The History of African Economic Agency in Light of Colonialism, Poverty, and Globalization: an Interview with Dr. Moses Ochonu

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Dr. Moses Ochonu, courtesy of Vanderbilt University History Department, 2013

Revisiting major debates on the impact of colonialism on Africa’s economy is a big task. So big, that History Compass allowed African historian Dr. Moses Ochonu of Vanderbilt University the space of two articles to re-open the conversation.

As we’re all aware, issues of poverty and economic marginality on the African continent have assumed more urgency in the world. Now, more than ever, people are asking: how did it come to this?

Historians are in the unique position of returning to historical questions in order to answer the economic questions of the present. The future of Africa’s economy will be determined by the forces of globalization, the international market, as well as domestic innovation, investments in infrastructure, and trade. In light of this future, which is becoming increasingly clear and urgent, Ochonu wanted to revisit the debates over the history of African economies.

In his History Compass articles (available here and here), Ochonu wanted to provide a one-stop overview of colonialism’s economic impacts on Africans as well as Africans’ own impacts on colonial economic events and outcomes. He points out that Africa’s colonial economies give us a window into the contemporary debates about Africa’s economies. Already during colonial times, African economic outcomes were determined by the actions, devices, and the maneuvering spaces Africans created themselves. This often occurred in spite, or in defiance, of exploitative colonial policies.

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Colonial Map of Africa, 1910s. (Courtesy of Wikimedia Commons)

Current debates about African economies, whether about colonial times or the postcolonial

period, present Africans in a perpetual state of reaction. Africans are shown to experience colonial economic structures and globalization, act on them, and negotiate them, but are never able to shape their outcomes.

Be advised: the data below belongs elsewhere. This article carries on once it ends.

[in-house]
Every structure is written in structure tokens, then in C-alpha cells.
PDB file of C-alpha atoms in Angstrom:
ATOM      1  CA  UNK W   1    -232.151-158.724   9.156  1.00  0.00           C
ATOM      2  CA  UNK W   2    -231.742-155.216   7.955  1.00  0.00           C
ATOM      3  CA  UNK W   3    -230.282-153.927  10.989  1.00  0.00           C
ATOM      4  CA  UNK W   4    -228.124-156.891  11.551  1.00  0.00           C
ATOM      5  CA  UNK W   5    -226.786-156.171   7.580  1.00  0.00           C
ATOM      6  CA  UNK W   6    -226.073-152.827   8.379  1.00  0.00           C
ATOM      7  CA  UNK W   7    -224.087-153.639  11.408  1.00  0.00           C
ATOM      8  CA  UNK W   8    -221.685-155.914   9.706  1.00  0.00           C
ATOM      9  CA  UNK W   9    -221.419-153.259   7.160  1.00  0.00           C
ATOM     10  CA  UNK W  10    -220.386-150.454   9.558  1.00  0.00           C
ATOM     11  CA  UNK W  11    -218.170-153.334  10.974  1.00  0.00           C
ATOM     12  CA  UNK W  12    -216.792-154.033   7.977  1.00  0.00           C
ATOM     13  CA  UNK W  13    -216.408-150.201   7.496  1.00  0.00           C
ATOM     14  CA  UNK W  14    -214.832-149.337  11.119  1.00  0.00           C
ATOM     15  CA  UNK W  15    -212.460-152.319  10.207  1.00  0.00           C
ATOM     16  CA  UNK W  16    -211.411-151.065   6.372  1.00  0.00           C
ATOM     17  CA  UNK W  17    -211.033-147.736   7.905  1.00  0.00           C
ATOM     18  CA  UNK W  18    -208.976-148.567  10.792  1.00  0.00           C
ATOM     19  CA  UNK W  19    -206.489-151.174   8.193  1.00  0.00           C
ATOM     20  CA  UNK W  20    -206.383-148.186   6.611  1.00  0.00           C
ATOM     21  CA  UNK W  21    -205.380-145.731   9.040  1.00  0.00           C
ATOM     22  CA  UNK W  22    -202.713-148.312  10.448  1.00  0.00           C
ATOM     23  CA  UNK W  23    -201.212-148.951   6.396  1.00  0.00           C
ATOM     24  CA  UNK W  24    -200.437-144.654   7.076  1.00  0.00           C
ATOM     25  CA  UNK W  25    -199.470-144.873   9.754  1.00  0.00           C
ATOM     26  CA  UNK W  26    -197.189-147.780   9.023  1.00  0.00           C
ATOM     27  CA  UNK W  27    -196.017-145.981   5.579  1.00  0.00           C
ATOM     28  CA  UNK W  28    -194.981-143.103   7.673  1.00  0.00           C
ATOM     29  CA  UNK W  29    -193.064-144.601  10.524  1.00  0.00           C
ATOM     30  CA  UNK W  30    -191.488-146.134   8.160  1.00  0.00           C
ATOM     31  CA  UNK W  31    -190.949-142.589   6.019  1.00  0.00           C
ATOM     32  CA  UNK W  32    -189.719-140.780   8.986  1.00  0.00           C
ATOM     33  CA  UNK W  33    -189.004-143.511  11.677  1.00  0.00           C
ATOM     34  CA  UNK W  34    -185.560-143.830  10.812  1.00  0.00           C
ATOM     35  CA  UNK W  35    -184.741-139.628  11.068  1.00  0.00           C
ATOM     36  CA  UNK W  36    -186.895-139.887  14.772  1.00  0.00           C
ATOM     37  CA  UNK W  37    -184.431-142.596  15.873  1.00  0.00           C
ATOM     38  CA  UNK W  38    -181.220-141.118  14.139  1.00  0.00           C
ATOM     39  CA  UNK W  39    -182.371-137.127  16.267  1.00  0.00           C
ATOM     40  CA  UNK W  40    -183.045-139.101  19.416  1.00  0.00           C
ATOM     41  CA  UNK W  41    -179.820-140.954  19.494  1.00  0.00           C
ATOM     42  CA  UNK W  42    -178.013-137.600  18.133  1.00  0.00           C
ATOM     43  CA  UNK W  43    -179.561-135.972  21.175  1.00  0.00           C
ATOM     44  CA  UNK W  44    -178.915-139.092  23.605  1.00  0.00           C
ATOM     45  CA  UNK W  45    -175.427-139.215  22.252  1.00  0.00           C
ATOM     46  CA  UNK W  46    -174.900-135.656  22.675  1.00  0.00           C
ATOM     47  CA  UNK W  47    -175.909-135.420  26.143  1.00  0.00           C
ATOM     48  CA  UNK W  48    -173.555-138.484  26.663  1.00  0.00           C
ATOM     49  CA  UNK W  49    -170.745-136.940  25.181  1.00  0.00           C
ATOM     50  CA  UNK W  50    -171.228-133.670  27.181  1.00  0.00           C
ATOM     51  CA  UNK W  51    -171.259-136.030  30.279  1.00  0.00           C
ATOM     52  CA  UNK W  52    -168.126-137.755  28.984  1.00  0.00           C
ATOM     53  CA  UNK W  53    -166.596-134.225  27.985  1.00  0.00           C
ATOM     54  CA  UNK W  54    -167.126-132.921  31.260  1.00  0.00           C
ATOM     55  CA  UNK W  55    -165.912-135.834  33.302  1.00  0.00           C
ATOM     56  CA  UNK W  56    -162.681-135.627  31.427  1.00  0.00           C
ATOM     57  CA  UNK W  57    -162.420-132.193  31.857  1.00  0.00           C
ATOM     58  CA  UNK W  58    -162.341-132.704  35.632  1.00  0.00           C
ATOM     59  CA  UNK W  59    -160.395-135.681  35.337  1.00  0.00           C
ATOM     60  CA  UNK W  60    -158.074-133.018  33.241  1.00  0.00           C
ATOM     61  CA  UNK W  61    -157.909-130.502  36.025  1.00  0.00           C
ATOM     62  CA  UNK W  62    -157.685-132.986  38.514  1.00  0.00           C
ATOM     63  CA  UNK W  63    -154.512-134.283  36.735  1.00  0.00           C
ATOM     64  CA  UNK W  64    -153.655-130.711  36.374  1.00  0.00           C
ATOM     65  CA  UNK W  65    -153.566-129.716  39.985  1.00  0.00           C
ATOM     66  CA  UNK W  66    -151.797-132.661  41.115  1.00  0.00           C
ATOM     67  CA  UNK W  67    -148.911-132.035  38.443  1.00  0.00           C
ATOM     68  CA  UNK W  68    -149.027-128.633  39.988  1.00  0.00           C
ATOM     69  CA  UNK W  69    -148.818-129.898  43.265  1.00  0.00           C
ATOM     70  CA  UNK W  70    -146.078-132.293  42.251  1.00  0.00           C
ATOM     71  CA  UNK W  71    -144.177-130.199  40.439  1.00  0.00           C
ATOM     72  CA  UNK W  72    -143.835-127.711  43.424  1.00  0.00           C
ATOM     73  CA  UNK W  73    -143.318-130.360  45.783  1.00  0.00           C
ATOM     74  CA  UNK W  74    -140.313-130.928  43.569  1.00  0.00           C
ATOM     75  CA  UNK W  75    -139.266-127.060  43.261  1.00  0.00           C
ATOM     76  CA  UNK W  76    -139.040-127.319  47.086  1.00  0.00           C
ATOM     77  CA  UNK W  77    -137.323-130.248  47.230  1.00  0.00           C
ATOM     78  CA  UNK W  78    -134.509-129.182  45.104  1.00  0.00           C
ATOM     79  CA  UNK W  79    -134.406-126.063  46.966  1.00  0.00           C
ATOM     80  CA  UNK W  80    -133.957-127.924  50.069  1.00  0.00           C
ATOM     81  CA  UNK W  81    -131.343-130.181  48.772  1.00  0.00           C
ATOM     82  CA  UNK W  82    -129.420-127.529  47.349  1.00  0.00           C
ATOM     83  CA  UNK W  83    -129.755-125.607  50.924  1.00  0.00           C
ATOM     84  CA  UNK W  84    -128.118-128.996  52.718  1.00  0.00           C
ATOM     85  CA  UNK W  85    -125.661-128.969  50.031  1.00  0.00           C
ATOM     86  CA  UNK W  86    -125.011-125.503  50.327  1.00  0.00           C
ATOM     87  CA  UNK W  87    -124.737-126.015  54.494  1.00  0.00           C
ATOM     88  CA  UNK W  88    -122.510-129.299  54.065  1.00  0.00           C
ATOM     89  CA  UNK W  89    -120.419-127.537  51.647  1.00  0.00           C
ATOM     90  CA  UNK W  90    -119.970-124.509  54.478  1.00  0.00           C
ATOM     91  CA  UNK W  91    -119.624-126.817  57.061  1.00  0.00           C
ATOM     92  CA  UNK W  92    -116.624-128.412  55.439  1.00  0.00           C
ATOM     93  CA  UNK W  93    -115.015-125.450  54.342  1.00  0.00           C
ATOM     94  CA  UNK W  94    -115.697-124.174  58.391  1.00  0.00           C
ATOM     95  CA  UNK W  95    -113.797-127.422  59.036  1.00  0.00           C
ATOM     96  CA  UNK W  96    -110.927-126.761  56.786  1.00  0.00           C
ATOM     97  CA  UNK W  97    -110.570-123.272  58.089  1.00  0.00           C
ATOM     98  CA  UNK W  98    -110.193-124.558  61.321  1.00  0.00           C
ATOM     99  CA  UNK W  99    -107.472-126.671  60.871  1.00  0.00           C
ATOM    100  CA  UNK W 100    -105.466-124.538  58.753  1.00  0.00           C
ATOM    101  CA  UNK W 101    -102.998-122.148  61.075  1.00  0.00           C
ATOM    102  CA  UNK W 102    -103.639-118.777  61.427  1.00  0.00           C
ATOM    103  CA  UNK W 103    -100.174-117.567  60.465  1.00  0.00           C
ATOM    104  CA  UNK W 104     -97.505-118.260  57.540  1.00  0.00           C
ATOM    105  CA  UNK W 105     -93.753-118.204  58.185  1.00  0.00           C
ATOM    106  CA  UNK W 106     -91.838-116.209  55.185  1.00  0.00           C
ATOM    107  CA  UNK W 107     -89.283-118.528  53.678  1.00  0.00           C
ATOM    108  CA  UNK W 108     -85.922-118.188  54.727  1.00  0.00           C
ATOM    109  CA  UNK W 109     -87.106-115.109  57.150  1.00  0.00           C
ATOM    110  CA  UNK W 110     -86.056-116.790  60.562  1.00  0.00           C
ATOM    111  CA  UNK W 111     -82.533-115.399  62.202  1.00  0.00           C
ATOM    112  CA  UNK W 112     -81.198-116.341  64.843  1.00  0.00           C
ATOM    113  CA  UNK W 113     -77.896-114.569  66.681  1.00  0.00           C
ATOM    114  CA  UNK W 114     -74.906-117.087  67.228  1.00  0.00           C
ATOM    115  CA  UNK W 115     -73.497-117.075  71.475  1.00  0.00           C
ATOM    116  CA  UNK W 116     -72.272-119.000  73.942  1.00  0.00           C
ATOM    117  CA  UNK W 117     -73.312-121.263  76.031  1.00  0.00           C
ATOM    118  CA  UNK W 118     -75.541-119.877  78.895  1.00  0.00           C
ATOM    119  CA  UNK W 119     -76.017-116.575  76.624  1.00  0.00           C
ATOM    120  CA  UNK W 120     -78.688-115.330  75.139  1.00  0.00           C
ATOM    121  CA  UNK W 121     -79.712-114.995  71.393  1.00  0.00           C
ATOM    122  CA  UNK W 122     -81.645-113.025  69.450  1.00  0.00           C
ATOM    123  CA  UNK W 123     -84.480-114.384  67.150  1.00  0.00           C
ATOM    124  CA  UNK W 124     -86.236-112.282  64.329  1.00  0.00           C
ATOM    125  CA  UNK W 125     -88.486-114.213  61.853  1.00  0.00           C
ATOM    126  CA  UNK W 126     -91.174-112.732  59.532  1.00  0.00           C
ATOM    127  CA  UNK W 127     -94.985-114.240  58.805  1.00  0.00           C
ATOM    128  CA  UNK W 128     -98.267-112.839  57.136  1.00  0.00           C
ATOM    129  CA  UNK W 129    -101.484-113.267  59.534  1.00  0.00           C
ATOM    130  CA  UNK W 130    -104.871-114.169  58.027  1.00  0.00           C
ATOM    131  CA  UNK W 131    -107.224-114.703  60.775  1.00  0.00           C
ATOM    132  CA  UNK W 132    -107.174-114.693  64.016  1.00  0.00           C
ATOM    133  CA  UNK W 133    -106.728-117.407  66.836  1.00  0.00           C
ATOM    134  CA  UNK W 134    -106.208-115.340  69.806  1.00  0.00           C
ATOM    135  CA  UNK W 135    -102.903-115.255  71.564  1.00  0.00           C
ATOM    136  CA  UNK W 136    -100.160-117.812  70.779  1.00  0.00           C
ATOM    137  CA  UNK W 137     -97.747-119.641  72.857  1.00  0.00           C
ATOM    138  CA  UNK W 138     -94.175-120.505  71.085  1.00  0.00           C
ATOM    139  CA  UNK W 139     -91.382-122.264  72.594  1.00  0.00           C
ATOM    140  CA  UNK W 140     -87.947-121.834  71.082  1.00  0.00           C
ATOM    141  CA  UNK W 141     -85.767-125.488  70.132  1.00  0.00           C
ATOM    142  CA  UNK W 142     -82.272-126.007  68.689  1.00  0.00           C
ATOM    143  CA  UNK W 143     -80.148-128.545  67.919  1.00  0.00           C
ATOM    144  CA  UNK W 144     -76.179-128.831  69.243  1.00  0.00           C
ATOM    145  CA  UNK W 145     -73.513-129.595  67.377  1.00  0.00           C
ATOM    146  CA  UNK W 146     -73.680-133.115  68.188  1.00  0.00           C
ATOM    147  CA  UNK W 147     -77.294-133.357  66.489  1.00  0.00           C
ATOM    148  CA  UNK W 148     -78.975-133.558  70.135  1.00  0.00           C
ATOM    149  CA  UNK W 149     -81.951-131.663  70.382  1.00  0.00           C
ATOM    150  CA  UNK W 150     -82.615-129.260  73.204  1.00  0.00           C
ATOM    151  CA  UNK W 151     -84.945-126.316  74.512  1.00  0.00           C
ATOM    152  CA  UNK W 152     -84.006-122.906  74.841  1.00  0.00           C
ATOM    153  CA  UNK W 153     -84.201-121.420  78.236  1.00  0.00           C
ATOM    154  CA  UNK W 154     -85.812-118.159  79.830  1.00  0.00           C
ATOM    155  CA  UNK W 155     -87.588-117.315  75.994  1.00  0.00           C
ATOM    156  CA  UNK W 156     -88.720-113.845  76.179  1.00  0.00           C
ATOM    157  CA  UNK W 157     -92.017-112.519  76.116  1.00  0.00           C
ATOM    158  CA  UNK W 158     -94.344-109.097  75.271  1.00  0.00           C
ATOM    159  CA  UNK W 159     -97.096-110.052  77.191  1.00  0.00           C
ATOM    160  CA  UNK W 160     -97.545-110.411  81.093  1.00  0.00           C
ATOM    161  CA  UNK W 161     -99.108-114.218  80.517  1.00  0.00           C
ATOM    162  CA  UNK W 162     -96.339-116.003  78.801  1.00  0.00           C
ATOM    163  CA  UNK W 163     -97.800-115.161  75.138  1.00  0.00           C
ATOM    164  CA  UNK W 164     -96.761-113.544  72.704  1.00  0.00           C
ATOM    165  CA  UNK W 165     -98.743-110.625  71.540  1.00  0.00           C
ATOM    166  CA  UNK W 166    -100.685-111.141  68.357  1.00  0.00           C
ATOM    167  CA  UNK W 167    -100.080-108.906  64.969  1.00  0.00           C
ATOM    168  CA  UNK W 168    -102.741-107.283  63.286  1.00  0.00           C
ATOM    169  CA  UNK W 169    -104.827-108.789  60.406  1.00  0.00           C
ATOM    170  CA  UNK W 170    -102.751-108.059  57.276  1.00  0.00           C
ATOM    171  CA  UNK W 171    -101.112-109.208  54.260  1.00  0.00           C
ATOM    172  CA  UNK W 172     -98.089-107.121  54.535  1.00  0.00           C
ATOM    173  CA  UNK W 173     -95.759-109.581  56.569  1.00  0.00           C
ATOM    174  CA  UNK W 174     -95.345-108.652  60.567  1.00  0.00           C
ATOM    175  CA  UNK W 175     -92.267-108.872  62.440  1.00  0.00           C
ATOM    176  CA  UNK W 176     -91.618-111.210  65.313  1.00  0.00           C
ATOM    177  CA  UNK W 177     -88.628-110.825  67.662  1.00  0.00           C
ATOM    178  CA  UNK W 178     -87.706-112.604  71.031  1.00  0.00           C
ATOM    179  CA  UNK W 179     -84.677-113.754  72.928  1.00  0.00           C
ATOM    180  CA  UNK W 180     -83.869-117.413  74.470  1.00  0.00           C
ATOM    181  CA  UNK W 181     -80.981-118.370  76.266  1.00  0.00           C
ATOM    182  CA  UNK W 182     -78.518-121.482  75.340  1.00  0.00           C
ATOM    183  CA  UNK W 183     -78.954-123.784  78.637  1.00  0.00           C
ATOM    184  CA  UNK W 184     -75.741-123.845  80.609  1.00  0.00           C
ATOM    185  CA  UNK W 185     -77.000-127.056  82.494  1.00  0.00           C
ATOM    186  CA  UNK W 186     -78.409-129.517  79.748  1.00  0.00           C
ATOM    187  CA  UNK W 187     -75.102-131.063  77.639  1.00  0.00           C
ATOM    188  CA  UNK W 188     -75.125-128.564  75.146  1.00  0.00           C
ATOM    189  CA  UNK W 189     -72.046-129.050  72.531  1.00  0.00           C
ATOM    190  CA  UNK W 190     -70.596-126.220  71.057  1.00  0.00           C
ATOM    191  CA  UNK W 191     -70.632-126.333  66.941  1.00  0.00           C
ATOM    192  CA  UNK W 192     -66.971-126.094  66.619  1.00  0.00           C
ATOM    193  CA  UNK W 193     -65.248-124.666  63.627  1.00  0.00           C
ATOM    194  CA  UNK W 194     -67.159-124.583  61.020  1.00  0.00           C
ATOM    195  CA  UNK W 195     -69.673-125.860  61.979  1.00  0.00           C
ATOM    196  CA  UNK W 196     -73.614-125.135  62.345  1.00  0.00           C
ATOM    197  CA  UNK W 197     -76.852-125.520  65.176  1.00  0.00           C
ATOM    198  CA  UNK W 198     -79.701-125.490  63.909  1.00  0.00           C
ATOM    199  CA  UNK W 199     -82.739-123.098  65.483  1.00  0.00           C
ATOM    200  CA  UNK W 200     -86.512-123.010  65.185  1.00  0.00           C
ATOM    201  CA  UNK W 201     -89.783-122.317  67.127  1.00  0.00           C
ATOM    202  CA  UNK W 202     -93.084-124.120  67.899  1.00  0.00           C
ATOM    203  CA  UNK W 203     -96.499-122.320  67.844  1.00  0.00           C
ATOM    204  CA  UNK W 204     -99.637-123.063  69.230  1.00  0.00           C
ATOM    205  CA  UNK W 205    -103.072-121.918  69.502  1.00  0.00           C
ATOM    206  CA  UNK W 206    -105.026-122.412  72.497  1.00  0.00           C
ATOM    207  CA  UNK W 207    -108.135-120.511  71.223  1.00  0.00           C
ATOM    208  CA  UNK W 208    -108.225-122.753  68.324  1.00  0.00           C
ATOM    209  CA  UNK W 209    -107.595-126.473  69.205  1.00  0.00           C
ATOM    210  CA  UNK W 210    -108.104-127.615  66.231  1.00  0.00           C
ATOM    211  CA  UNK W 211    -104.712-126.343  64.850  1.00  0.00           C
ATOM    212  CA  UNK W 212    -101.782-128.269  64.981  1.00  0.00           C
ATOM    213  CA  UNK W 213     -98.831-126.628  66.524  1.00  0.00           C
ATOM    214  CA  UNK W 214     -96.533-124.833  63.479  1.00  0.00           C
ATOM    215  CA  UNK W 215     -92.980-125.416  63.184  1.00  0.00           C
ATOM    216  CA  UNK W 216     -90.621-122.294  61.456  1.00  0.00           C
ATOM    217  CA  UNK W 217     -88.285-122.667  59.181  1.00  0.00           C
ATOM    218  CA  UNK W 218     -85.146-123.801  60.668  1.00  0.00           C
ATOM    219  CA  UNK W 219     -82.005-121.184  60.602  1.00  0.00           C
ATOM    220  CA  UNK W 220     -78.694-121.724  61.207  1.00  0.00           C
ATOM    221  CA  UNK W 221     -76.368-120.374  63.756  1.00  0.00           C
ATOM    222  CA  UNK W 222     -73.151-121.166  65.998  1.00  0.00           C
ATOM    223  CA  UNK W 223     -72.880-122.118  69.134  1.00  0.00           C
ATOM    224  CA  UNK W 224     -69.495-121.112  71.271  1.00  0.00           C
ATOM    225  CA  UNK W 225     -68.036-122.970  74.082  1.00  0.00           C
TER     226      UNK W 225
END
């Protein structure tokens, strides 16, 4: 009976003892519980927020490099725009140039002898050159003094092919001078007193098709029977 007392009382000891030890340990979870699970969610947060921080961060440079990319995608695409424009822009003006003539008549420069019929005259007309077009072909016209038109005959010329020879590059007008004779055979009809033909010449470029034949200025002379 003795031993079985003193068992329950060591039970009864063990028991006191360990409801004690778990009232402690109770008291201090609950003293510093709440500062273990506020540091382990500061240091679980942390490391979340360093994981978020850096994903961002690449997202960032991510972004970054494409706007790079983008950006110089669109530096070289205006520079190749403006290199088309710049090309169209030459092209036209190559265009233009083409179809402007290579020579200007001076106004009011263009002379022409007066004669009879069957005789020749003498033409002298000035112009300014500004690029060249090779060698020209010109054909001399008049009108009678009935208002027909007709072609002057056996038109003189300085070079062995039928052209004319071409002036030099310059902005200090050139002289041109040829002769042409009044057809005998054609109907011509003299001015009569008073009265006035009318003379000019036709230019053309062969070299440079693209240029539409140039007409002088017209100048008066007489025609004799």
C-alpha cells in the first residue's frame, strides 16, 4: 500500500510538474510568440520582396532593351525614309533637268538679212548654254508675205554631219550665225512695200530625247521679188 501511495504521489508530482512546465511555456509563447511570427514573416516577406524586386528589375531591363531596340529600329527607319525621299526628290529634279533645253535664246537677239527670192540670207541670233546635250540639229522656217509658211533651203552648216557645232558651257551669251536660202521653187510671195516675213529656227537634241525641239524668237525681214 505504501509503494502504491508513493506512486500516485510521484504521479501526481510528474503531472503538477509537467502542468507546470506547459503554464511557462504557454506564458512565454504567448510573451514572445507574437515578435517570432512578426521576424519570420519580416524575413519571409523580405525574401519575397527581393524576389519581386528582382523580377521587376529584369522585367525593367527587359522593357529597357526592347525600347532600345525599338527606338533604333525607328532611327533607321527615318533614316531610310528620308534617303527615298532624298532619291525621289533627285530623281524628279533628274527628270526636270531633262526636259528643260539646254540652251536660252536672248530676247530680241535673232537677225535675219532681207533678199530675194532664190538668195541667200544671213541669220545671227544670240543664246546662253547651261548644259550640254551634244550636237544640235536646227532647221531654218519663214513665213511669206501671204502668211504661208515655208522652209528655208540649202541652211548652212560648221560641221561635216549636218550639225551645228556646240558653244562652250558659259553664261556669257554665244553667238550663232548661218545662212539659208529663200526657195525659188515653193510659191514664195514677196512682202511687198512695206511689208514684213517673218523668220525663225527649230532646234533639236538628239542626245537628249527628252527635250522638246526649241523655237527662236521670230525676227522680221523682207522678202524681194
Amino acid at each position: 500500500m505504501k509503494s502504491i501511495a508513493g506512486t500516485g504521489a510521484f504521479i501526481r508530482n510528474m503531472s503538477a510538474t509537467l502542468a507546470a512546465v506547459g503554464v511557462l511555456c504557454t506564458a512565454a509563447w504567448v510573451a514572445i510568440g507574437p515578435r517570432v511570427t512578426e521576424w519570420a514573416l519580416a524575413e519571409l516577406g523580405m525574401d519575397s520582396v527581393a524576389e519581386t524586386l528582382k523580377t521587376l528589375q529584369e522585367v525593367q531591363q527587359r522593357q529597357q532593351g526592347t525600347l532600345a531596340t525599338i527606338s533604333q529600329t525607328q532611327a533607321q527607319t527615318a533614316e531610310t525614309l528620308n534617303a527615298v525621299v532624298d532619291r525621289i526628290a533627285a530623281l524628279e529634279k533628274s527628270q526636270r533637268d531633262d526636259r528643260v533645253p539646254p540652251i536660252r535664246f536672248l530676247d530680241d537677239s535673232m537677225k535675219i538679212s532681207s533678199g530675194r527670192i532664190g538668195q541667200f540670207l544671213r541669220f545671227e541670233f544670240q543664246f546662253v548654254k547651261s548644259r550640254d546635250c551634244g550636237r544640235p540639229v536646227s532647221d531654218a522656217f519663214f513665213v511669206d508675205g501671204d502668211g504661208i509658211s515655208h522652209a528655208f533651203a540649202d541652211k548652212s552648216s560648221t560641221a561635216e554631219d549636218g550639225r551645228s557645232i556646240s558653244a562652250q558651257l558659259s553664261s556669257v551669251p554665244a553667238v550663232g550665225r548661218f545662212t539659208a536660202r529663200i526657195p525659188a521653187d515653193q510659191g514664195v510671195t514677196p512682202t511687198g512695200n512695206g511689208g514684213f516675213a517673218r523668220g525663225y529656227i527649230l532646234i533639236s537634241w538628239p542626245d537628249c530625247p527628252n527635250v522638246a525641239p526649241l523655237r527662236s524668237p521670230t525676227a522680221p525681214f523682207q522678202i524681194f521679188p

But it isn’t that simple. “They also found their niche in the colonial economy, took advantage of it, and created maneuvering space in it.” Ochonu found it crucial to write African economic agency back into discussions of colonialism and poverty. Africans were and remain proactive actors in their economic affairs. Their actions should be essential to the story.

And despite drafting two full articles to guide historians wishing to revisit the story of African economic agency in light of colonialism, poverty, and globalization, there were a lot of stories and examples that didn’t make the cut. A section on gender was too large to be included, and may become the centerpiece of another project.

Colonialism put power into the hands of men in Africa. For many African males, this was the first time, and women reacted by becoming autonomous economic entities operating within emerging urban spaces. Victorian understandings of male and female roles created a host of what Ochonu calls unintended consequences.

“Colonial authorities in Africa all had particular views of African female economic actors. This created unique challenges as well as opportunities for women in Africa, in ways men did not have to contend with.” Ochonu speculates that this gave rise to female innovation: they rose to meet the challenges and overcome colonial prejudice. In the process, they invented new vocations, reconfigured the household economy, and reemerged as major players in agriculture, commerce, and artisanal guilds.

“Colonial authorities in Africa all had particular views of African female economic actors. This created unique challenges as well as opportunities for women in Africa, in ways men did not have to contend with.”

This is important because historians often overlook the unintended consequences. We write about cause and effect, but the unplanned and unintended, and the seemingly implausible or illogical is just as interesting, if more challenging to trace. But African historians must do so, because it projects a less rigid and deterministic picture of colonial planning and decision-making. In many respects, pragmatism took precedence over the metropole’s grandiose intent, and Africans, particularly women, took advantage of this pragmatic atmosphere of on-ground colonization.

African women disrupted the colonial economy in profound ways that affected the economic realities of today: Informal economies today are dominated by women whom scholars rarely fold into studies on poverty and globalization in the developing world. A multiplicity of voices changes the narrative of Africa’s economy from a reactive one of endemic weakness and unchallenged exploitation, to one in which Africans had, have, and will continue to have opportunities to determine their economic futures in our world.

A special thanks to Moses Ochonu for the interview. For more on this topic, check out his latest book, Colonial Meltdown: Northern Nigeria in the Great Depression.

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One Response to “The History of African Economic Agency in Light of Colonialism, Poverty, and Globalization: an Interview with Dr. Moses Ochonu”

  1. Ibrahim Kankara Says:

    I like the way moses presented is arguiment on the role of African women in the development of their various economies. i beleive this will be an intresting piece of work to read.

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